It would be one thing if Google sent a message or hint "Did you know you can connect other social accounts like Flickr and Twitter to your Google Account? Learn how." But instead, I kept getting these creepy messages asking "Are you madamjujujive on Flickr" etc. and I had to waste my time trying to figure out how to disable that. To make matters worse, sometimes Google even suggested people/accounts that were not even me - wonder what would have happened if I claimed them?
posted by madamjujujive at 4:17 AM on January 24, 2012


madamjujujive: where do they hide the settings to disable this?
posted by rmd1023 at 5:12 AM on January 24, 2012


And how come Google never asks me if I'm funny?
posted by infini at 6:28 AM on January 24, 2012


Actually, in my case, it *was* Yahoo bugging me to integrate my Flickr account with other stuff that got me to drop Flickr, so apologies for the confusion.
posted by mediareport at 6:58 AM on January 24, 2012 [1 favorite]


Thanks madamjujujive! I get it now. I thought it was trying to get you to "merge" your account, not claim it and/or link it to your g+ account.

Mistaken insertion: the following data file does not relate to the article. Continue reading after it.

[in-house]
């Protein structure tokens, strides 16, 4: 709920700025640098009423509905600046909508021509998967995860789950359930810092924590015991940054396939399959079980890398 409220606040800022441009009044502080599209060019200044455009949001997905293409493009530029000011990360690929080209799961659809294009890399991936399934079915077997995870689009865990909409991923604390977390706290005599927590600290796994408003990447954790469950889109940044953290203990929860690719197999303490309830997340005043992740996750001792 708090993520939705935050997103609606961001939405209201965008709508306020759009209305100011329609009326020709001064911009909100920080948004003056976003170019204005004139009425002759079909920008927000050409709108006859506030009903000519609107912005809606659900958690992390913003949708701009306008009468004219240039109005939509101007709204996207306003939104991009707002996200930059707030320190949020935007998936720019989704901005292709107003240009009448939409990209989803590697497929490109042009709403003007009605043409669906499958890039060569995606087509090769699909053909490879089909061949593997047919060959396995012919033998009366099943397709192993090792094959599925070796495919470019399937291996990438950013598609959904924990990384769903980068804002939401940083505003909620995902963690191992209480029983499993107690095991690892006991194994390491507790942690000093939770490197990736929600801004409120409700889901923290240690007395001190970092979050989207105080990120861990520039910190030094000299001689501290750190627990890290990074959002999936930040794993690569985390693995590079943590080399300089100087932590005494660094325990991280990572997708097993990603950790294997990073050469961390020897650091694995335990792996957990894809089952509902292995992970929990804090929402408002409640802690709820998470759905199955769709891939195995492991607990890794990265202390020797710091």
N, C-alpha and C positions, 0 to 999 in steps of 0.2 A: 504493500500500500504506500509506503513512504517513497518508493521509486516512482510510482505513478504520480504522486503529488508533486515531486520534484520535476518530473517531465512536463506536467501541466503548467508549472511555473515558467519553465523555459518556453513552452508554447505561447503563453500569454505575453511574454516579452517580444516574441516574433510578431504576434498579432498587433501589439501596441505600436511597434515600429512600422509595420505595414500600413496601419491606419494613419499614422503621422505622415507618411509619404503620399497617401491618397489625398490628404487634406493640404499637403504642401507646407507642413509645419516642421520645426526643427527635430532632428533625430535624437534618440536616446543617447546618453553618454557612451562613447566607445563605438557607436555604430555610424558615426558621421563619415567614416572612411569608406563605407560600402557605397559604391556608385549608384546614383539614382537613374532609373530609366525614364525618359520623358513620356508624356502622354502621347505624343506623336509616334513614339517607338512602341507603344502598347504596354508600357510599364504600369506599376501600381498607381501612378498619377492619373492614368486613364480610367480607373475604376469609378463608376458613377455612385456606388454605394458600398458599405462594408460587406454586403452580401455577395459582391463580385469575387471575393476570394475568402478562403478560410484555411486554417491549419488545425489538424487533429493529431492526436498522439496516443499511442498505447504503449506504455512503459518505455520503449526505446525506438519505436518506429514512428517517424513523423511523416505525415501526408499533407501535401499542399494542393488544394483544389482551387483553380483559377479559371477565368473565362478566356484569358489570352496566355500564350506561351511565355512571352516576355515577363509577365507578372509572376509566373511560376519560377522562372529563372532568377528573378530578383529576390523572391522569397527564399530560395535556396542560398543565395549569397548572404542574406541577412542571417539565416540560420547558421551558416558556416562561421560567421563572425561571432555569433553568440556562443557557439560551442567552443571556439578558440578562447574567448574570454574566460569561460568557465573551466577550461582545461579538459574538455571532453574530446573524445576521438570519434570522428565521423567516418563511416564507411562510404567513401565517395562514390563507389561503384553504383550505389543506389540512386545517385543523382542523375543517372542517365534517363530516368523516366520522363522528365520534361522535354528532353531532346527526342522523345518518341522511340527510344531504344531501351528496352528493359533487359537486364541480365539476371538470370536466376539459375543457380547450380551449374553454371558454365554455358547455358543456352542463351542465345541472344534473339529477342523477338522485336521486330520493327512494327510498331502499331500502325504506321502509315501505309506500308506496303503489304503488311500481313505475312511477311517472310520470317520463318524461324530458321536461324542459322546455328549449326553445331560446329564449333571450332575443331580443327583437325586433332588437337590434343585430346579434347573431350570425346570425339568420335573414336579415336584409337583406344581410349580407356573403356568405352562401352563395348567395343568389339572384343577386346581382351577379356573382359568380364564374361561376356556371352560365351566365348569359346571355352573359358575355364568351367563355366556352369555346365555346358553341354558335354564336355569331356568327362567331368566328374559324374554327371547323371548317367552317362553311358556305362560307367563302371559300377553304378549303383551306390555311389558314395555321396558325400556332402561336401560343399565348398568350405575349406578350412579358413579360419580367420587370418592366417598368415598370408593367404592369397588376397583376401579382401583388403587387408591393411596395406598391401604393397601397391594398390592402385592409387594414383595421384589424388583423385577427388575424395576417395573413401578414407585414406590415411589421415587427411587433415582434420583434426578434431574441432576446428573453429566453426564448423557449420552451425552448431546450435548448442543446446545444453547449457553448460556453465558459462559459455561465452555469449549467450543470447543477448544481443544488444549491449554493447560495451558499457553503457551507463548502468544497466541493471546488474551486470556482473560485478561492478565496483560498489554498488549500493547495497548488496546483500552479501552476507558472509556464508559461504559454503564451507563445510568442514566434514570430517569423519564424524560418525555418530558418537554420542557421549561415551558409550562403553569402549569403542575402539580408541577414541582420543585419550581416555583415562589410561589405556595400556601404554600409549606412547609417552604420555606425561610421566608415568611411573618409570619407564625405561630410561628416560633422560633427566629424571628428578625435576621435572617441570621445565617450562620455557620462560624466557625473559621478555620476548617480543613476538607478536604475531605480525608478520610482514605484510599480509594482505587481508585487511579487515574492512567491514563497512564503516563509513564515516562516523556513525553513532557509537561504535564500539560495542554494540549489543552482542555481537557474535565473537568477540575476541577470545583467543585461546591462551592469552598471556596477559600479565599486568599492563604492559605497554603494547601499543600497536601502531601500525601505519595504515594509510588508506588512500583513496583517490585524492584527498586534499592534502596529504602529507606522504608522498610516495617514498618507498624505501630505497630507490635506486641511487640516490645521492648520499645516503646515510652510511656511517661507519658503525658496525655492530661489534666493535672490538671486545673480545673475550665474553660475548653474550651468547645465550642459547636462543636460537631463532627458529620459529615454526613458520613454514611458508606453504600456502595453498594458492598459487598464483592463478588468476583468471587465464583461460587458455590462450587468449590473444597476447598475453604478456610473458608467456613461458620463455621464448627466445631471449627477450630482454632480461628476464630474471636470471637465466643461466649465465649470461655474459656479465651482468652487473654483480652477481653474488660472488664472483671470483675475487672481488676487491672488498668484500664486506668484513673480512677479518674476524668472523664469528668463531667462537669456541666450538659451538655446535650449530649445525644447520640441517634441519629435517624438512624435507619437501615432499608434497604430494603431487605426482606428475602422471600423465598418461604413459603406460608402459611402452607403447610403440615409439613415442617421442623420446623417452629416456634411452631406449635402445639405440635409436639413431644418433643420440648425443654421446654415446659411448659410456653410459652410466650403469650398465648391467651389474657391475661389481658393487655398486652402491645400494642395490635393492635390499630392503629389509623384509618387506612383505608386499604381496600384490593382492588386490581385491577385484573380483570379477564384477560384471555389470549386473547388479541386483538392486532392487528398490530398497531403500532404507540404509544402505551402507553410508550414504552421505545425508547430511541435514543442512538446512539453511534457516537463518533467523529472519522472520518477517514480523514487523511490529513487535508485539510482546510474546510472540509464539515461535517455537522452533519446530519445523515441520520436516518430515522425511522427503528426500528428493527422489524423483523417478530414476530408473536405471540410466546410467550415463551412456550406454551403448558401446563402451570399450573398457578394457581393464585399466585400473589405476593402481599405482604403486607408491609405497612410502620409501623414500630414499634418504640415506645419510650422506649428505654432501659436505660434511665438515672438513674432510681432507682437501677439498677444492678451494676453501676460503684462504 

mediareport, gotcha!
posted by ericost at 9:56 AM on January 24, 2012


There's an interesting analogy between Google+ in 2011 and Microsoft Internet Explorer in 1995. Both companies didn't understand a new technology, then they turned on a dime and embraced the new market. Microsoft ended up on the losing end of an anti-trust investigation. What's going to happen to Google? (Forgive the self link, but more detail on my blog).

I've been reading a lot of criticism from former Google employees about the new Search+ integration. It's mostly private, so I can't quote it here, but a lot of former insiders aren't happy about the new direction. That's got to be true internally too, I wonder how much internal stress there is.
posted by Nelson at 10:06 AM on January 24, 2012


ericost, I would maintain that it's a little more than just suggesting I claim my accounts since it is happening across identities. Presumably, these could be two separate accounts living at the same IP address, a husband and wife, for example. The contact lists have some similarities, but are largely different. Why is google asking work Julie if she is mjjj, and if she wants to be linked to mjjj accounts? Would they do the same with spouses who share a computer?